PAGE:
Scope and lifetime

  • Object scope
  • Identifier resolution
  • Internal Linkage
  • Static and automatic object lifetimes
  • Dynamic objects

Structuring code

  • The build process
  • Compilation Dependencies
  • Include guards
  • #pragma once
  • Linkage to non-C++ code


  • Organising large code bases
  • Namespace resolution issues
  • Nested namespaces and namespace aliases

Part 2 – Object Oriented Design

Principles of Object Oriented Design

  • Modularisation
  • Coupling, Cohesion, Encapsulation and Abstraction
  • Object-based design concepts
  • Client-server architecture


  • User defined data types
  • Attributes and operations
  • Member functions and the ‘this’ pointer

Constructing objects

  • Member variable initialisation
  • Constructors and the Member Initalisation List
  • Re-enabling the default constructor
  • Delegating constructors
  • Destructors
  • Copy constructor and assignment
  • Explicit constructors

Objects and functions

  • In, Out and In-Out parameters
  • const member functions
  • Disabling copying and assignment

Object as return values

  • Returning by value
  • Named Return Value Optimisation (NRVO)
  • Return Value Optimisation (RVO)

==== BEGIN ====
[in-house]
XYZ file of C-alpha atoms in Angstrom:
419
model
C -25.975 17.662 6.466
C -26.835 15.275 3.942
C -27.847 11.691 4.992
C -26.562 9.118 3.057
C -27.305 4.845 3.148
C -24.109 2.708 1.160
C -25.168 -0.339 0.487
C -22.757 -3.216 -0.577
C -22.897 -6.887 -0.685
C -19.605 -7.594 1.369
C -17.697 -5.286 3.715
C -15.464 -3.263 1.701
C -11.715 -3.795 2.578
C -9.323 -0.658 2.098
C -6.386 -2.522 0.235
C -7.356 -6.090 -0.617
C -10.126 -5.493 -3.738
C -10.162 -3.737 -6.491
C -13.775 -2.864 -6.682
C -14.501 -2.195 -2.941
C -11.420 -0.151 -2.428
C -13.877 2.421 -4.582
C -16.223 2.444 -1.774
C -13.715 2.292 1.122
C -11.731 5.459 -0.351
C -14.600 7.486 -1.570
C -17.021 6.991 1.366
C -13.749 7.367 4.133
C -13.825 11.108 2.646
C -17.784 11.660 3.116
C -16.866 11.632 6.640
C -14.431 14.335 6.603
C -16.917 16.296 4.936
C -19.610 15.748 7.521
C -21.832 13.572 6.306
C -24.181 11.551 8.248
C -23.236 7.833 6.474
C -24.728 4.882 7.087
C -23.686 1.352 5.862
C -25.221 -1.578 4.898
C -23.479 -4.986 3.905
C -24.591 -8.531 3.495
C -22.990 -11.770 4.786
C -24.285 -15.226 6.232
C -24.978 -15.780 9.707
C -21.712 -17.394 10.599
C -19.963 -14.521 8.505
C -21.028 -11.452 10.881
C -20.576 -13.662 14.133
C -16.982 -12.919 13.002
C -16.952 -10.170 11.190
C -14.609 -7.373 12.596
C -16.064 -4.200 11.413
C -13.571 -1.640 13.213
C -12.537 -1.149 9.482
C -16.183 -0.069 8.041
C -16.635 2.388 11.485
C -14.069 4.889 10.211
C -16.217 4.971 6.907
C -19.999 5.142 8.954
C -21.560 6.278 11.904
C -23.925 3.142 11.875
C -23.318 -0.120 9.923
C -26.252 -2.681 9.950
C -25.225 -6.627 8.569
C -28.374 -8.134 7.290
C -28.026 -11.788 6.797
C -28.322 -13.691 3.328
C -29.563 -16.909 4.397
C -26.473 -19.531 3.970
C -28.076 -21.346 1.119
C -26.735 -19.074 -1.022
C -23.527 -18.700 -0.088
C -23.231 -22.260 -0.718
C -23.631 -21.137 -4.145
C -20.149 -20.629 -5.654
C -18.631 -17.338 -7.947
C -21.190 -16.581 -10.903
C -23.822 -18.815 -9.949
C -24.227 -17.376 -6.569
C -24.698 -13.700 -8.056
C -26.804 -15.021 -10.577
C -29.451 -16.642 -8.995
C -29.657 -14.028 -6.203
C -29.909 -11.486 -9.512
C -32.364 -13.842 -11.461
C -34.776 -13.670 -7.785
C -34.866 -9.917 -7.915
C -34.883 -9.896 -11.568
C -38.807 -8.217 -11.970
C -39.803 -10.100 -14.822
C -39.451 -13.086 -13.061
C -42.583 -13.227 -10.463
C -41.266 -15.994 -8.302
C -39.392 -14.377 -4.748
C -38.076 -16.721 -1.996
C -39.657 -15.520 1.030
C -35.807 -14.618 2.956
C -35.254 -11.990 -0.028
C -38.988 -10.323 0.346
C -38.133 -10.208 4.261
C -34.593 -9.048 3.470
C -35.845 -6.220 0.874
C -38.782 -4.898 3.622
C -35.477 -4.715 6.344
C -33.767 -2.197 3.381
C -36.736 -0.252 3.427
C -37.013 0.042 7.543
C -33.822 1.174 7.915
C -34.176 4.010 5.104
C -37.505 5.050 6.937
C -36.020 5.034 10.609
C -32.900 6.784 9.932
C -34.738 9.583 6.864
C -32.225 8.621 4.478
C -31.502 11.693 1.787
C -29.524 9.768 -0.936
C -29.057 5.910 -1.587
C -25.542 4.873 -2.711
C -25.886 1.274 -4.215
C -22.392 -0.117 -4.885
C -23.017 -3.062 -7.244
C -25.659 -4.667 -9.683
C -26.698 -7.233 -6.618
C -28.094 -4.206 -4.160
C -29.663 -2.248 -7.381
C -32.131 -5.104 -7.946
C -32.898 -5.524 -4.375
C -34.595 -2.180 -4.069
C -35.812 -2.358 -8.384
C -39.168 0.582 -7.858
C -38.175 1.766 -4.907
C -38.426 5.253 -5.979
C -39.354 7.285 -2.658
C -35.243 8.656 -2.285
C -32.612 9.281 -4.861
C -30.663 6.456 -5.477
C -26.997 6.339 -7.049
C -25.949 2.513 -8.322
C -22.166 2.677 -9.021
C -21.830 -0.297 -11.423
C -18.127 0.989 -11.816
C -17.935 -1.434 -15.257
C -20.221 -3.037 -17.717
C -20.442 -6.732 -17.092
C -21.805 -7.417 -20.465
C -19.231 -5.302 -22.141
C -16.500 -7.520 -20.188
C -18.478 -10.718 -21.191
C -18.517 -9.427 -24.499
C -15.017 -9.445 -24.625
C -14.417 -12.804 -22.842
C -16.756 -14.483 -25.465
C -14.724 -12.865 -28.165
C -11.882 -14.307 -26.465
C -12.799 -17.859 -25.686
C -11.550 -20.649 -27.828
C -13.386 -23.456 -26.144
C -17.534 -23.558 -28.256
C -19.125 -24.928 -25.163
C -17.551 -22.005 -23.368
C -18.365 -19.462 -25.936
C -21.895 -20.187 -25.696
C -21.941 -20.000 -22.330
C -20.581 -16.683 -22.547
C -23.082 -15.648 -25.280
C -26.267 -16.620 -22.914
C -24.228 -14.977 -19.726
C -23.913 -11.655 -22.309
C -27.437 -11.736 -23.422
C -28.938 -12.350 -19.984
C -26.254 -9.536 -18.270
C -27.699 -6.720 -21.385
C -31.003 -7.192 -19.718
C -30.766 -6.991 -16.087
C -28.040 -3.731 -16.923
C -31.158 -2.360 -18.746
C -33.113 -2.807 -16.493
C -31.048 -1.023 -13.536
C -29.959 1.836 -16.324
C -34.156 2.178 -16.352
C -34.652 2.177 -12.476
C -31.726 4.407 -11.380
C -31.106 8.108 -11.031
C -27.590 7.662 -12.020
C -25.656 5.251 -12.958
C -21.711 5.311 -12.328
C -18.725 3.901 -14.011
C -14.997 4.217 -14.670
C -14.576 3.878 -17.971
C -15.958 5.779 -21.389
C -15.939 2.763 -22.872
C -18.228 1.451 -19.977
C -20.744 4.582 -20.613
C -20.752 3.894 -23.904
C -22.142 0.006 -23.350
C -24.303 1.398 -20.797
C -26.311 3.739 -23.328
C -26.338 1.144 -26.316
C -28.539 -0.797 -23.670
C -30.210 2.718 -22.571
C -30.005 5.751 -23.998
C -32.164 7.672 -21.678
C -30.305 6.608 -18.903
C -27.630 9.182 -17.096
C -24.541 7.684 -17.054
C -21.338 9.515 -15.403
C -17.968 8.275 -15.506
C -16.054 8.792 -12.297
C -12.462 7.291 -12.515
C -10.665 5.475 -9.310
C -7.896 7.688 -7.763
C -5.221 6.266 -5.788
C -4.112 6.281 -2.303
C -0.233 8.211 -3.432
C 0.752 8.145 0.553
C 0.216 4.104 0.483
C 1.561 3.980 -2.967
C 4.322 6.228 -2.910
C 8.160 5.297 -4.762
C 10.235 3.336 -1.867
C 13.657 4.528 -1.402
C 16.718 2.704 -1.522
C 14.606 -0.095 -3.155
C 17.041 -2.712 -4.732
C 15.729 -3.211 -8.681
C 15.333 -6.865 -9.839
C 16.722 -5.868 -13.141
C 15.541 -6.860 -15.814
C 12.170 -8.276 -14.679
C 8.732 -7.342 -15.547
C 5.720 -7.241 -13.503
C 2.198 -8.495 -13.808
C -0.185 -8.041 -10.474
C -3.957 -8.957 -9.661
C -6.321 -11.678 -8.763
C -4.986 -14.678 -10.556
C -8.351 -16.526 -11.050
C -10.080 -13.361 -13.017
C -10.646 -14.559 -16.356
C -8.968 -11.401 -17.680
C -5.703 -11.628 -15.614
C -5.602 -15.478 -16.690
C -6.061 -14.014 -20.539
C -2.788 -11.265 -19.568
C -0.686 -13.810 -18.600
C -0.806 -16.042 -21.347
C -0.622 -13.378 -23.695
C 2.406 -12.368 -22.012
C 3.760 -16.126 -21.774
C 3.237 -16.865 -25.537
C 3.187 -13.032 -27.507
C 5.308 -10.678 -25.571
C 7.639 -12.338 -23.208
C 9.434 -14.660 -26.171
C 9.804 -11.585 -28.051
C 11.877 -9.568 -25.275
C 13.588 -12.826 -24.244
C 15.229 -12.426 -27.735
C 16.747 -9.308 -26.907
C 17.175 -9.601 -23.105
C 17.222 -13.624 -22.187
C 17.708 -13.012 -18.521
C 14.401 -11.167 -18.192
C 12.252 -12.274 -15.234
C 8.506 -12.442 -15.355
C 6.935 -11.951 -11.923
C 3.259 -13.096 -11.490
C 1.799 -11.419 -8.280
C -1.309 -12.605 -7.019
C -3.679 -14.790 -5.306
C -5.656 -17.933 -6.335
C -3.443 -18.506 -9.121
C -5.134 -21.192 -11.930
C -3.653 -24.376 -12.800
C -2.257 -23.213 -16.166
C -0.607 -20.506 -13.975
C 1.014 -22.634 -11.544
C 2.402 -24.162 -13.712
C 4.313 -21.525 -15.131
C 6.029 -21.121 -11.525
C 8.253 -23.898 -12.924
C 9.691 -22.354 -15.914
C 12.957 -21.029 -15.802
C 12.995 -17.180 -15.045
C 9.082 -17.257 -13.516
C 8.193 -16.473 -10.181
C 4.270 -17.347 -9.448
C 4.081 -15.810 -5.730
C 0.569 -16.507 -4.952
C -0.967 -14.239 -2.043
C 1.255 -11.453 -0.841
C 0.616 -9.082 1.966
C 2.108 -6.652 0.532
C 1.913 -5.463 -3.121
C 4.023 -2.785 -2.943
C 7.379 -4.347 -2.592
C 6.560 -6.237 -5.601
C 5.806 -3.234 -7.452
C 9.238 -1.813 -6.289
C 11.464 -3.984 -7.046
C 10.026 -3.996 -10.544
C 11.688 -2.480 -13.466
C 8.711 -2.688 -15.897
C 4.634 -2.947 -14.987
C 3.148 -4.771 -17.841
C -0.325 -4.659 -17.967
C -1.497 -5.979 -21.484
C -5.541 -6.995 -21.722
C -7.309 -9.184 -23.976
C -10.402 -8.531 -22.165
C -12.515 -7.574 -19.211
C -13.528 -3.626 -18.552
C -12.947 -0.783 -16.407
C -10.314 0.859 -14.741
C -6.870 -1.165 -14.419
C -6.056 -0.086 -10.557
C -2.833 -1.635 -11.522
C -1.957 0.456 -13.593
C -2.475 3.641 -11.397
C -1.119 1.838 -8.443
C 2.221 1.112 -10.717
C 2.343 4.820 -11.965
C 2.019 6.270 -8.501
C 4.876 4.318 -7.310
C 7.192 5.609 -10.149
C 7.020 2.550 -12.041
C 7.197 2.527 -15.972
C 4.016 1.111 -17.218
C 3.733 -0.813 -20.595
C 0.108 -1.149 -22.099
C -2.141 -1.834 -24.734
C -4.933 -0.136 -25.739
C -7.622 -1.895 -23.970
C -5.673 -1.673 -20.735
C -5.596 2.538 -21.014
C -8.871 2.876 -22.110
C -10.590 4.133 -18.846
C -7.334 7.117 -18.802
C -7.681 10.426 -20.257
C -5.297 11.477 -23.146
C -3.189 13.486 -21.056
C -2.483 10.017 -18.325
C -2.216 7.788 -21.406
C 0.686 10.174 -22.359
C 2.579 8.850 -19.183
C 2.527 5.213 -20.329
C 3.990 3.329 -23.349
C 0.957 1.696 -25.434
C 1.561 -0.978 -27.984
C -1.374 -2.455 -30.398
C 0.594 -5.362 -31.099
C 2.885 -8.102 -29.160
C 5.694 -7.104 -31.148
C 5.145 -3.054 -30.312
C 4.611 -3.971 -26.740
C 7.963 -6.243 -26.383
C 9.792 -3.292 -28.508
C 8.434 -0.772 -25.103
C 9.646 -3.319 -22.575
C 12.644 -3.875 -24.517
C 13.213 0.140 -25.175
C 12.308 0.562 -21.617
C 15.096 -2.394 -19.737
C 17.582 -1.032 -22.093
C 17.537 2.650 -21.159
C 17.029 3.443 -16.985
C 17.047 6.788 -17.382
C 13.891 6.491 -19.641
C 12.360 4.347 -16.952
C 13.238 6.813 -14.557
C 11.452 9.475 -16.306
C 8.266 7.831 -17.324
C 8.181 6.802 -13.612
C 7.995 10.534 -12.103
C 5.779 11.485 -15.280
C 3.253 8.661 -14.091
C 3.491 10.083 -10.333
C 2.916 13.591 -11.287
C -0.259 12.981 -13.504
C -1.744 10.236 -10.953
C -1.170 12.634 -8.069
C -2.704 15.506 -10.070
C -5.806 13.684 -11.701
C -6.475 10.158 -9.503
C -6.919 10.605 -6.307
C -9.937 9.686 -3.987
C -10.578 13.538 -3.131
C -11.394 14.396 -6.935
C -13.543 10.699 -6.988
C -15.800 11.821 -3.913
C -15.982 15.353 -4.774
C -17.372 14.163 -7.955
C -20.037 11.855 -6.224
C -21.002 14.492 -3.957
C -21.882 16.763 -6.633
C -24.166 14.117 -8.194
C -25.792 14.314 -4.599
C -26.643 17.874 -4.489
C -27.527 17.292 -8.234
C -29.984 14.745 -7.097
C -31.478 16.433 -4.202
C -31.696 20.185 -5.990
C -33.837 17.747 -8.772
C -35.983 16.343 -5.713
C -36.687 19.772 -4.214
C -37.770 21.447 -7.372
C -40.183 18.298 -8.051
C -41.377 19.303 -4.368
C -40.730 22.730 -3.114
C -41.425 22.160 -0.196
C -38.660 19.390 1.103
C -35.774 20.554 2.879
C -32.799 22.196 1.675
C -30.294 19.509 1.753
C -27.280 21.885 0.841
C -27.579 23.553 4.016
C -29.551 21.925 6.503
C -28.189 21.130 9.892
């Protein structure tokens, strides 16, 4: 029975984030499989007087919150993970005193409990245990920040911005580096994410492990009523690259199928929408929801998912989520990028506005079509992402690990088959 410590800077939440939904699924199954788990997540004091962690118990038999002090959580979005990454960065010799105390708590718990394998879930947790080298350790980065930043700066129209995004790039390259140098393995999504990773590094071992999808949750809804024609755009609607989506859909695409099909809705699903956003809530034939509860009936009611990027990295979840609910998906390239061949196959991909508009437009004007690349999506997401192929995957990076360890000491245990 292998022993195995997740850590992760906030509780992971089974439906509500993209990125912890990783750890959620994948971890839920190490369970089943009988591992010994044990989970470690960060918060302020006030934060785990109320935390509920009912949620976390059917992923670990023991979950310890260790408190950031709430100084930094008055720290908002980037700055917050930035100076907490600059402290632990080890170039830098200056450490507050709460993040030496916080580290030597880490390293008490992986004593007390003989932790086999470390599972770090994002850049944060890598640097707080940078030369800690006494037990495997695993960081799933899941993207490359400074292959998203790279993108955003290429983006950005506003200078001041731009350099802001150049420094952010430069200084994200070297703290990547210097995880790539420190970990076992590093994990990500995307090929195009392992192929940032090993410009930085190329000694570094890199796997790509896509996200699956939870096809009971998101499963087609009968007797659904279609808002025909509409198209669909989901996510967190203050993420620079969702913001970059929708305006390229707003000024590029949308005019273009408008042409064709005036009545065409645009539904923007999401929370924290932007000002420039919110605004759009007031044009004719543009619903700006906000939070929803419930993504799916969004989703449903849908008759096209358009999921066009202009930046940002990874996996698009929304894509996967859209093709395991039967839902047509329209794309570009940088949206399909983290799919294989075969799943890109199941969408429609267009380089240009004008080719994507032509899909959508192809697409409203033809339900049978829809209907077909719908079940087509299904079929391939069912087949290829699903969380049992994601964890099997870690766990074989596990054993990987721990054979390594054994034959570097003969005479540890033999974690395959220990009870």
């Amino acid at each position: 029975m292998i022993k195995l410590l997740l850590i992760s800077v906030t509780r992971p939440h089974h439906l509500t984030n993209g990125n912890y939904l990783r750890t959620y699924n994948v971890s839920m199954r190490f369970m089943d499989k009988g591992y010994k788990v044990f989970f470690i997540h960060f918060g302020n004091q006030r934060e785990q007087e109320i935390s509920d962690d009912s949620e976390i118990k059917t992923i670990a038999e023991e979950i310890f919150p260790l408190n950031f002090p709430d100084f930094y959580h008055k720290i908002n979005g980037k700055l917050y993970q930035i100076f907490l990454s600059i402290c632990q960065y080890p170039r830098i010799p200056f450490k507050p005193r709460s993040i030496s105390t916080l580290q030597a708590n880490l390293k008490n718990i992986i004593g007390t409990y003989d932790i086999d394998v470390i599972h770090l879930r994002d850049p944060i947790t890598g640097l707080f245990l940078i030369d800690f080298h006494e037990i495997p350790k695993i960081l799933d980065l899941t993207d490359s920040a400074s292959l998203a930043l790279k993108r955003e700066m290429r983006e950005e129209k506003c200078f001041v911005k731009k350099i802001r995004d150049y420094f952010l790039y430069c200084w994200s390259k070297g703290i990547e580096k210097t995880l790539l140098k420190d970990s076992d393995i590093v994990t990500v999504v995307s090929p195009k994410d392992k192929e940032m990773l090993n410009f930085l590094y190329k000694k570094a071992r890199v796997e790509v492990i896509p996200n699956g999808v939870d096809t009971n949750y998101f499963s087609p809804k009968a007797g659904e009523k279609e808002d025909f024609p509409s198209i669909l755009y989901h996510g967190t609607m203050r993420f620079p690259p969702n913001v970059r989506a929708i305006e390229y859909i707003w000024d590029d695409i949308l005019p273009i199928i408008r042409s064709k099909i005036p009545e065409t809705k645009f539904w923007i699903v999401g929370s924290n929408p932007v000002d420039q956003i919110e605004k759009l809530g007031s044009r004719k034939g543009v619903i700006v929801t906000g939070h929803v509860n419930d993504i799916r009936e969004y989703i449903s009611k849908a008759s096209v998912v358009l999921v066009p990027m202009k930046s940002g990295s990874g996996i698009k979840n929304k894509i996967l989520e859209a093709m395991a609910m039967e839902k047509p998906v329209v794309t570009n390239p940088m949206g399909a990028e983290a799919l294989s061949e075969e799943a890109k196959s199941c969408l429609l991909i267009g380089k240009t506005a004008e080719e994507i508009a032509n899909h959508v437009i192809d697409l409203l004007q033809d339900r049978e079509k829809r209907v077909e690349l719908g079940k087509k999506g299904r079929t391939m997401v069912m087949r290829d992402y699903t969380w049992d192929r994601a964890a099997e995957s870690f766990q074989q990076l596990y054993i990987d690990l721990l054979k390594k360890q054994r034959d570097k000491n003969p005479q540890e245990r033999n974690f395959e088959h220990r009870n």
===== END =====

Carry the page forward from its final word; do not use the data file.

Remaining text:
• Copy elision
  • Factory functions

Compound types

  • Structured bindings
  • std::pair and std::tuple 
  • std::optional and  std::variant 

Class and  static

  • Static member variables
  • Inline initialisation of static member variables 
  • Static member functions

Building connected objects

  • One-to-one association 
  • One-to-many associations
  • Bi-directional associations
  • Friend functions
  • Binding and lifetime management
  • Forward references

Composite Objects

  • Composition
  • Aggregation
  • Composite object initialisation
  • Optional composite objects

Building substitutable objects

  • Inheritance, base and derived classes
  • Overriding methods
  • Base class initialisation
  • private and protected interfaces
  • The Liskov Substitution Principle
  • Static and dynamic binding
  • Virtual destructors

Abstract Base Classes

  • The Single Responsibility Principle
  • Pure virtual functions
  • Extending class interfaces
  • dynamic_cast 

Realising Interfaces

  • The Dependency Inversion Principle
  • Interfaces as design constructs
  • Pure virtual classes
  • Cross-casting

Part 3 – The Standard Library 

Dynamic objects

  • Dynamic object allocation
  • std::unique_ptr
  • std::shared_ptr
  • std::weak_ptr

Sequence containers

  • std::vector
  • std::bitset
  • std::list and std::forward_list
  • Container classes and std::initializer_list

Associative containers

  • std::set
  • std::pair and std::map
  • std::unordered map


  • The Standard Library model
  • std::fill and std::sort
  • std::find,  std::count and  std::accumulate
  • The Remove-Erase idiom
  • std::transform and std::bind
  • std::bind placeholders


  • Lambda functor syntax
  • Lambdas as a block-scoped function
  • Capture context
  • Capture initialisers